Race Weekend Central

Sam Mayer: From Daytona Xfinity Winner to Upside Down in a Flash

19-year-old Sam Mayer appeared on the verge of a NASCAR Xfinity Series breakthrough Saturday (Feb. 18) at Daytona International Speedway. Heading off turn 2 on the final lap of overtime, he blew by JR Motorsports teammate Justin Allgaier off turn 2 and surged into the lead. A first career victory suddenly seemed within his grasp.

Seconds later, he was grasping the wheel upside down.

Mayer pushed past Austin Hill but lost control when trying to block, sending him hard right into the backstretch wall as the No. 1 Chevrolet flipped over. The resulting multi-car wreck ended the race and left Mayer thinking about what could have been.

“Unfortunate way to end the night,” Mayer said. “Because I feel like we were one of the best … I didn’t really see how the block turned out. Obviously, I turned upside down. But I feel like it was a clean block, and I think it was just a little offset, unfortunately. And I’ll have to look at it for sure to really kind of tell. I think, at the end of the day, I’m racing for the win at that point. So I kind of gotta do what I gotta do.

“But it was a little late. I saw it at the last second, I was clear, but I was just a little late, I guess.”

See also
Austin Hill Wins Again at Daytona, Survives Wild Finish

The incident prompted Mayer to go, “It’s my fault, again” on the radio, frustrated but OK after hard contact. It was the second time in the race he felt misjudgment on his part caused a crash; the day’s first major wreck came after contact between he and Blaine Perkins on lap 19.

“Early in the race, I got in the No. 07, and it was because I was a little late on my move again,” he continued. “Obviously, the reason I was upside down is because I was late on my move there. So I’ve got to work on that for the next time we go to a speedway, just because I have to make sure I can do 100 percent of what I can. Because that was about 95 percent… the other five percent wrecked the No. 07 and turned me upside down.”

Mayer was able to recover from that, part of a JR Motorsports quartet that led the majority of this Beef. It’s What’s For Dinner 300. He combined with Allgaier and Josh Berry to lead 67 of 125 laps, joining with Brandon Jones as part of a four-car freight train that ran second through fifth through much of the final stage.

But JRM split up in the final laps, choosing different lines before a caution came out for Jones spinning on the backstretch off Berry’s front bumper. That left just the No. 1 and No. 7 to fend for themselves, but for a second time, when two teammates tried to pass each other, one of them ended up wrecked.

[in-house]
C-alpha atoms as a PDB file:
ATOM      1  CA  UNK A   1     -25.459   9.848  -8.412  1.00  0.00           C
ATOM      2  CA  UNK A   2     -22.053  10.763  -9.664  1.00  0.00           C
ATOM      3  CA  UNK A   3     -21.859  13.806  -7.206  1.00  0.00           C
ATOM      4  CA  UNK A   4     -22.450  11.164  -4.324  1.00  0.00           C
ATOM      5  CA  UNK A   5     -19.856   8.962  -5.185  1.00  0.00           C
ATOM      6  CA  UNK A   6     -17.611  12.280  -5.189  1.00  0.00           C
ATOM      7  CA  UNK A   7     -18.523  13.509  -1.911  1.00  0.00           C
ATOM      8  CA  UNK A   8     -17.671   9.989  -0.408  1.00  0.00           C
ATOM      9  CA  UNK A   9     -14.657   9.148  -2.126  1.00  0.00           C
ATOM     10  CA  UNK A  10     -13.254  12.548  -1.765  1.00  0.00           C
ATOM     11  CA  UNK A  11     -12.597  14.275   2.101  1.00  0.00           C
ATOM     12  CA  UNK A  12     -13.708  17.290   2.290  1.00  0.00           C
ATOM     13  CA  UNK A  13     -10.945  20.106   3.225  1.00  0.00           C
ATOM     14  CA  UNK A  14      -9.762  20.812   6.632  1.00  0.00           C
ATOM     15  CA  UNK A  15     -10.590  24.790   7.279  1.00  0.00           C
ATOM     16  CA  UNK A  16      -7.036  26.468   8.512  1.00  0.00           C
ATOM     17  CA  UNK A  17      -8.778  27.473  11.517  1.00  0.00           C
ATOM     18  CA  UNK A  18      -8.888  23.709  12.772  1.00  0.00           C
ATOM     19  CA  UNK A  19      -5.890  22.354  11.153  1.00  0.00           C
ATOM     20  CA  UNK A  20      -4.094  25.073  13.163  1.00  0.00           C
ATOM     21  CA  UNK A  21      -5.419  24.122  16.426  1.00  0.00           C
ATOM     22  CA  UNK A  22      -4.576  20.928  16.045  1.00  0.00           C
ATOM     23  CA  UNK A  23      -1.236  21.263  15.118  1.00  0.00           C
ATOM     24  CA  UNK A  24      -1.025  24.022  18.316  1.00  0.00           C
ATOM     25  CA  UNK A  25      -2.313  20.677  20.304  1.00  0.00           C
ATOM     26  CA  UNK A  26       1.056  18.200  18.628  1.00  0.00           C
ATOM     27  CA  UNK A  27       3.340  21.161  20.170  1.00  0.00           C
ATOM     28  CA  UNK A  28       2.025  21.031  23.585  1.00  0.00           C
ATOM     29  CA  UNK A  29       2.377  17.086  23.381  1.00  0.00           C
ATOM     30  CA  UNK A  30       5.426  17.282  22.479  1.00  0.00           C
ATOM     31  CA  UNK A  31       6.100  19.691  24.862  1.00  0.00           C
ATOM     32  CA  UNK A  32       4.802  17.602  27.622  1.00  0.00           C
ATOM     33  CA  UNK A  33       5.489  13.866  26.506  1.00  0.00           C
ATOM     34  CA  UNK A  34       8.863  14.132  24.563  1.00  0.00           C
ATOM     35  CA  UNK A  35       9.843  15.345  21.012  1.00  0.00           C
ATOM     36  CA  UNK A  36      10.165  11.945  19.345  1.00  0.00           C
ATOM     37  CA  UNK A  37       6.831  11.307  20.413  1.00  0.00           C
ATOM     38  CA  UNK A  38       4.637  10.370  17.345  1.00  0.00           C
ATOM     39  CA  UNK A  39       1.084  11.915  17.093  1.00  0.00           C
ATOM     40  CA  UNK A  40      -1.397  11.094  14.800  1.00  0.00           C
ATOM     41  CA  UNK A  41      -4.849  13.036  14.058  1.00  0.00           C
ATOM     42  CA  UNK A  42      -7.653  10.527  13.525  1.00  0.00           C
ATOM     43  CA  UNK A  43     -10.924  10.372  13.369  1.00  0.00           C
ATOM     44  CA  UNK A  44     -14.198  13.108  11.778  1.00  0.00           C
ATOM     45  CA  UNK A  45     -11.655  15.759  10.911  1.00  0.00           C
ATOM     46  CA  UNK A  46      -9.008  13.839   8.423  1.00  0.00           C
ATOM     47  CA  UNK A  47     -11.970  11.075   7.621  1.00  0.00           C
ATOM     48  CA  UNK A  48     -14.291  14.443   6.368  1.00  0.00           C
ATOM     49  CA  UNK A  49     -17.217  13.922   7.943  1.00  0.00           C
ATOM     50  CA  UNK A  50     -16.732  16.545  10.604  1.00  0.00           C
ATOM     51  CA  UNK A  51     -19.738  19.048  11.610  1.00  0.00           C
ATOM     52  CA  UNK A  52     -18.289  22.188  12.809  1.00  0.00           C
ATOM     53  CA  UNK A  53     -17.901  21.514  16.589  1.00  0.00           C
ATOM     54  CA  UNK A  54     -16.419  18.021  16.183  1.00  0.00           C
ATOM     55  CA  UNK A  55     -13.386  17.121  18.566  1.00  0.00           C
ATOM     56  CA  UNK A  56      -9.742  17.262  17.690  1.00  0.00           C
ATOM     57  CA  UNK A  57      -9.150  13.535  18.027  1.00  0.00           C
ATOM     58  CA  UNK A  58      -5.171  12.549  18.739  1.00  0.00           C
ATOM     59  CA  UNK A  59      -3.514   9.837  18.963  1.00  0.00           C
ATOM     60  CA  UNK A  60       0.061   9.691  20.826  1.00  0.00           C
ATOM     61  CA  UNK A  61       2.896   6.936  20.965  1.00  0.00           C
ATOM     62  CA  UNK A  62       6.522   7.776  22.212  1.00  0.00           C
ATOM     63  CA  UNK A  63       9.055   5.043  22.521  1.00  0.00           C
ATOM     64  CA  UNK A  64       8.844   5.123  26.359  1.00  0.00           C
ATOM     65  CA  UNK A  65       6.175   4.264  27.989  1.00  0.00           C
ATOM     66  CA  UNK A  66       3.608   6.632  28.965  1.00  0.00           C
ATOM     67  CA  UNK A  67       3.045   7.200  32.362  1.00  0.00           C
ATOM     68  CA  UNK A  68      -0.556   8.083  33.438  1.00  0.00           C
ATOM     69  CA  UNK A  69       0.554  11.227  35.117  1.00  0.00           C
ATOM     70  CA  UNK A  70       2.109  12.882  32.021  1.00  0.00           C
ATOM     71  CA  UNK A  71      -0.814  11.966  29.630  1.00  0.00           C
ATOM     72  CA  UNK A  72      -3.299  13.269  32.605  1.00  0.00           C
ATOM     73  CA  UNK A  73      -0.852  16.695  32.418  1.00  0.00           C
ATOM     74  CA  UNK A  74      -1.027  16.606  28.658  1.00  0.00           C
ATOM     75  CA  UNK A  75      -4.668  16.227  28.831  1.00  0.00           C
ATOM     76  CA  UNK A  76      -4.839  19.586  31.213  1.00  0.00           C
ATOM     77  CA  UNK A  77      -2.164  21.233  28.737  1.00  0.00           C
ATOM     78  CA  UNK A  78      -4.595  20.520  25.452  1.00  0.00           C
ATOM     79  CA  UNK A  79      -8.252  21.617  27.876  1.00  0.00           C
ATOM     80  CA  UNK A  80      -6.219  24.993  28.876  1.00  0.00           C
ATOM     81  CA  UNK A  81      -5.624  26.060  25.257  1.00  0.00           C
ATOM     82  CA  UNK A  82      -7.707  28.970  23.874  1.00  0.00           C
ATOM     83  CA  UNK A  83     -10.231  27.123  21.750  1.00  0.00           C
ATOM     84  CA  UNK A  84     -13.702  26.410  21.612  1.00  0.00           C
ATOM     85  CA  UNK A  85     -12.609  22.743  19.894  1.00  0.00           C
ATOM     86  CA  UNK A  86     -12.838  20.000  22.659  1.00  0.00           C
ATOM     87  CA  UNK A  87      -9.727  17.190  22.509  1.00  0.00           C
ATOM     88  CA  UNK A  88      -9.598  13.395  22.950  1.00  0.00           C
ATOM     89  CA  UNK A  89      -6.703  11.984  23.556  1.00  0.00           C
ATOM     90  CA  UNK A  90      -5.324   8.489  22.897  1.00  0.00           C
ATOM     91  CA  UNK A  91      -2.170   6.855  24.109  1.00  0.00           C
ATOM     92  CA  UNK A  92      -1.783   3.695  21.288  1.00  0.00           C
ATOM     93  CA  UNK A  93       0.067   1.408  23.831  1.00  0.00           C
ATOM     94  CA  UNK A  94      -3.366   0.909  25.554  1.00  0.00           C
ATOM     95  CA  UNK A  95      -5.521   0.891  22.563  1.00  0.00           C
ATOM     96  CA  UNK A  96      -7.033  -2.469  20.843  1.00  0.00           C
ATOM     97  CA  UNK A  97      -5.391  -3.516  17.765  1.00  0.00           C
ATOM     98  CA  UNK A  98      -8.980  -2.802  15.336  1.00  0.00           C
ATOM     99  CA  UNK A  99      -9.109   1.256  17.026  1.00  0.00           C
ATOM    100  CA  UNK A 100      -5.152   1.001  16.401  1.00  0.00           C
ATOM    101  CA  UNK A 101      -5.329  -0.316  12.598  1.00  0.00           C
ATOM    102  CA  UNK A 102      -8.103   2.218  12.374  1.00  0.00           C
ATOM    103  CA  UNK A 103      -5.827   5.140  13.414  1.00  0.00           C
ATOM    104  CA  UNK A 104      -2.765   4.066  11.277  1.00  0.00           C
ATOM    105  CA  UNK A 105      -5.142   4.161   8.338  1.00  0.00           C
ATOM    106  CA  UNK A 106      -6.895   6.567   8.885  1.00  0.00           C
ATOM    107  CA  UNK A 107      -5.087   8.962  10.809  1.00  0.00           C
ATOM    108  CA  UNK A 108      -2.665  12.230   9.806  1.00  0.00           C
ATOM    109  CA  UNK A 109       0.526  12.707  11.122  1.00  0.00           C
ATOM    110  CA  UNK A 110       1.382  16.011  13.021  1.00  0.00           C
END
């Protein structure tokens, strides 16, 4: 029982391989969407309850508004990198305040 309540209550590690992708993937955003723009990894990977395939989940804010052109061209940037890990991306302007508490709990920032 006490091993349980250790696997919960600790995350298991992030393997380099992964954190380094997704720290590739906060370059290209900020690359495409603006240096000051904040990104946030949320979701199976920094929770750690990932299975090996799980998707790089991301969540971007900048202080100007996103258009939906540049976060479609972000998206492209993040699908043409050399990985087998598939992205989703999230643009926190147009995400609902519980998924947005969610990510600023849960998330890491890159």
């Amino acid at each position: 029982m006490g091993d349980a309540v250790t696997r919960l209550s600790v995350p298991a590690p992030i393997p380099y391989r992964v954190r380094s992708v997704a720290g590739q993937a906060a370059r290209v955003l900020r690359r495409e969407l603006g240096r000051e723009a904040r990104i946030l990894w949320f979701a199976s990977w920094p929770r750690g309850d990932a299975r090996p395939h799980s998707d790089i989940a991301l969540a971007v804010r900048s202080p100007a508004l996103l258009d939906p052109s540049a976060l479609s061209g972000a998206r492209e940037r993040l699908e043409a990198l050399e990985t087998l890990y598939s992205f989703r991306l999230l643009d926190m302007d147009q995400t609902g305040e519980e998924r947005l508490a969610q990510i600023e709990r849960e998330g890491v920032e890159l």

For Mayer, it was a hard hit.

“The last time I was upside down was in a Legend car six years ago, something like that,” Mayer said. “So, it’s been a while… That was probably the hardest lick I’ve taken. And I thought I’ve taken the hardest one I could, and that was harder. I guess there’s always a higher ceiling somewhere.”

See also
Frankie Muniz Finds Himself ‘In the Middle’ of Intense ARCA Daytona Action

For Mayer, he hopes Daytona is the floor after a solid run drive to eighth in last season’s point standings. A driver who had been known for crashing early in his career had gone 10 straight races without a DNF before this one.

Could he have done anything differently this? Mayer said, it’s all part of it.

“No, it’s Daytona,” he explained. “That’s the entertainment piece that everyone’s looking for. Hard blocks, and pushing, and I mean we’re racing to the checkered flag, so you’ve got to do what you’ve got to do.

“It’s not always going to turn out 100 percent; we saw that two or three times today outside of what I did. So, it’s just part of this speedway racing. I think with this package we have, it should have made it a little easier to push, right? And I think there’s quite a few instances where I took a hefty push and it actually worked out OK. But it’s not going to be 100 percent of the time.”

Follow @NASCARBowles

About the author

The author of Did You Notice? (Wednesdays) Tom spends his time overseeing Frontstretch’s 40+ staff members as its majority owner and Editor-in-Chief. Based outside Philadelphia, Bowles is a two-time Emmy winner in NASCAR television and has worked in racing production with FOX, TNT, and ESPN while appearing on-air for SIRIUS XM Radio and FOX Sports 1's former show, the Crowd Goes Wild. He most recently consulted with SRX Racing, helping manage cutting-edge technology and graphics that appeared on their CBS broadcasts during 2021 and 2022.

You can find Tom’s writing here, at CBSSports.com and Athlonsports.com, where he’s been an editorial consultant for the annual racing magazine for 15 years.

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